Some of the best selling games in 2021 were remakes or remasters: Nintendo’s The Legend of Zelda: Skyward Sword HD was the best selling game in the U.S. the month it was released, and Super Mario 3D World (an enhanced version of the 2013 Nintendo 3DS game) was ranked fifth best selling game of the year.

Restoration software has had a boom in recent years, thanks to the evolution of technology, and promises to lead an insurgence in protecting and re-developing videos from our past. Phoenix is one such product, which uses DVO technology to create fast results with minimal manual intervention, and produces stellar images.

The 25th anniversary poster for Titanic

Remastering films, whilst is of course a cinematic experience, is also a genius marketing opportunity. Since releasing the new poster, there has been widespread debate online and social media about the composition of the actors, and in particular, Rose’s hair. Thanks to an editing blunder, she appears to have two hairstyles (view picture above), a faux-pas that has racked up thousands of comments on Twitter.

Cameron has also taken the time to conclusively debunk the theory that both Rose and Jack could have fitted on the floating door. The famous scene takes place once the ship had sunk, and survivors were floating and desperately trying to find some debris to hold onto to bring them out of the freezing water. The couple find a piece of door that tips over when they both board, so Jack nobly sacrifices his space on the door for Rose, which in turn saves her and kills him.

Fans have often claimed that there was enough space on there, but Cameron took the time to prove them wrong in a ‘scientific study’ with ‘thorough forensic analysis with a hypothermia expert’. The teaser trailer for Titanic: 25 Years Later shows stunt doubles of the same height and mass as Winslet and DiCaprio undergo the same conditions as Jack and Rose once they enter the water.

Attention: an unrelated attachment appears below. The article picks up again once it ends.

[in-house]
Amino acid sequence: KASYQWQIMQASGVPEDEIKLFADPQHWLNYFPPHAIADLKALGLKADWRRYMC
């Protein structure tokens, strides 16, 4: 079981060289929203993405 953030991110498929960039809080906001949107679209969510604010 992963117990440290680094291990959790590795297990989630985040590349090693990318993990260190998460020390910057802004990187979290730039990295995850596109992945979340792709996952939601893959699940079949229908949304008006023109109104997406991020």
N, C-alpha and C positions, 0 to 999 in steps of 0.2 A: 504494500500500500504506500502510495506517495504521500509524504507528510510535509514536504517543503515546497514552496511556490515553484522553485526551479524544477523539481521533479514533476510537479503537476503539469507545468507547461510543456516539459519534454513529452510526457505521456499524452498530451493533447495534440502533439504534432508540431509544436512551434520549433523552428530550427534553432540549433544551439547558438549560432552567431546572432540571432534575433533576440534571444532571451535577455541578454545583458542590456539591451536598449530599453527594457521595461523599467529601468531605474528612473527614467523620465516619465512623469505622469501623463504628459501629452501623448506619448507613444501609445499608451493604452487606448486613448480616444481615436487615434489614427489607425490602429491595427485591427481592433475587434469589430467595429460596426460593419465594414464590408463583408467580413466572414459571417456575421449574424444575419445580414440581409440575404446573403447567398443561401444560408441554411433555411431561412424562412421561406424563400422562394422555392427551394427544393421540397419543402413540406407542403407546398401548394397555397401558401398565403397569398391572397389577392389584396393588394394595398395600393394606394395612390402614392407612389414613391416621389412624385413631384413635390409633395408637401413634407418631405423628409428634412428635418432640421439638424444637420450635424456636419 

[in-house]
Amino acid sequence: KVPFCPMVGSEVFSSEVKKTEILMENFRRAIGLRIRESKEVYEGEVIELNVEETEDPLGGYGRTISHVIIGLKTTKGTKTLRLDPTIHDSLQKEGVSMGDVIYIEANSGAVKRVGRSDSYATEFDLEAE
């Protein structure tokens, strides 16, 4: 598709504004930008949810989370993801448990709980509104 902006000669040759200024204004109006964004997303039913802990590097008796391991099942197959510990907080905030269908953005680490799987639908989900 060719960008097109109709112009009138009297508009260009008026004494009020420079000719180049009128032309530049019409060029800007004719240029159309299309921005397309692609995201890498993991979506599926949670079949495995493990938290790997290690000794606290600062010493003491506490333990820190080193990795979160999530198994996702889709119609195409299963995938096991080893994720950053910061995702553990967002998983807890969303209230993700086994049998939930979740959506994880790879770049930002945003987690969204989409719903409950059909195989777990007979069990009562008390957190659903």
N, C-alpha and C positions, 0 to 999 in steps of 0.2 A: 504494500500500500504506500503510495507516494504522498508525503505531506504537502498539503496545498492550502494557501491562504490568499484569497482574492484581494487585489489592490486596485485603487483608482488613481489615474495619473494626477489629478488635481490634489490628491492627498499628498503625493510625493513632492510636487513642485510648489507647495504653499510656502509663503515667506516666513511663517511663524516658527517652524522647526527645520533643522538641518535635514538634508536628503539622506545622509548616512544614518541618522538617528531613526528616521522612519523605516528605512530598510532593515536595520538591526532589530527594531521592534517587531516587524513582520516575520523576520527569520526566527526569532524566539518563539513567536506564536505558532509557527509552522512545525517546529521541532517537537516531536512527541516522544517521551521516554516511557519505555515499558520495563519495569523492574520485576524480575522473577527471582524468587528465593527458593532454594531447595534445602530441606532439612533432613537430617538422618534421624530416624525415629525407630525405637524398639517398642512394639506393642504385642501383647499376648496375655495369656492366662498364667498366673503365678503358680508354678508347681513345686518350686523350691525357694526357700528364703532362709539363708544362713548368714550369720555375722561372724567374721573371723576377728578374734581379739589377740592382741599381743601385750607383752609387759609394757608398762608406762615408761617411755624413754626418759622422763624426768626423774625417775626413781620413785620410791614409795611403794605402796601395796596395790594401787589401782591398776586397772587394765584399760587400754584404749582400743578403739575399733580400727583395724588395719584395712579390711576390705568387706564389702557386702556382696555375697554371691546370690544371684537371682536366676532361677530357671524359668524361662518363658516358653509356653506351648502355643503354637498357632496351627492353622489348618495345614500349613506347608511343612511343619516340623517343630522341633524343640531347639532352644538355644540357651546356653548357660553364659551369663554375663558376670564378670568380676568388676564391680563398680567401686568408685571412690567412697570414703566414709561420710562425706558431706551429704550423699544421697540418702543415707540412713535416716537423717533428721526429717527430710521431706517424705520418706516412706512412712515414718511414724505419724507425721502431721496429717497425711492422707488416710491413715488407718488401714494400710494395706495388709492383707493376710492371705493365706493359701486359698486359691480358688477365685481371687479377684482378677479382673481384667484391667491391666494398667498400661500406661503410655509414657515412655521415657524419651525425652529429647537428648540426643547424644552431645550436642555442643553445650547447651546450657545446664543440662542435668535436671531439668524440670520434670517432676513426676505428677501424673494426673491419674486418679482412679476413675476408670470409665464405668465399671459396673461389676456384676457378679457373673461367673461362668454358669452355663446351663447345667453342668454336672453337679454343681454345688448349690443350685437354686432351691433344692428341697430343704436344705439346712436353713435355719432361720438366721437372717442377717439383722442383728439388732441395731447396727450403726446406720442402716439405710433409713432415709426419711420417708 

Not only does the door continue to flip over when they are both on it, Jack’s double begins to convulsively shiver and appears to go into shock. The experiment quells accusations that Cameron has had to fight off for the last few decades.

In a 2012 interview, Cameron comments that ‘when Jack puts Rose on the raft, he tries to get on the raft – he’s not an idiot, he doesn’t want to die – and the raft sinks; it kind of flips.’

‘It’s clear that there’s really only enough buoyancy available for one person, so he makes the decision to let her be that person.’ Winslet also noted in 2016 on Jimmy Kimmel Live that ‘I think [Jack] could have actually fit on that bit of door.’

This will be the second time this year that Kate Winslet has appeared in a James Cameron blockbuster, after playing Ronal in the sequel Avatar: The Way of Water, which has made $45 million domestically in its first week.

Promotional interviews have also generated new content alongside the film, like James Cameron revealing that the regrets quoting Jack’s famous line “I’m the king of the world” when receiving his Oscar for Titanic: ‘What I learned is you don’t quote your own movie to the Academy if you win, because it’s cringeworthy. I took flack for all 25 years after that.’

Get the popcorn (and the tissues) ready – Titanic will be playing in Cinemas in the UK from February 10th.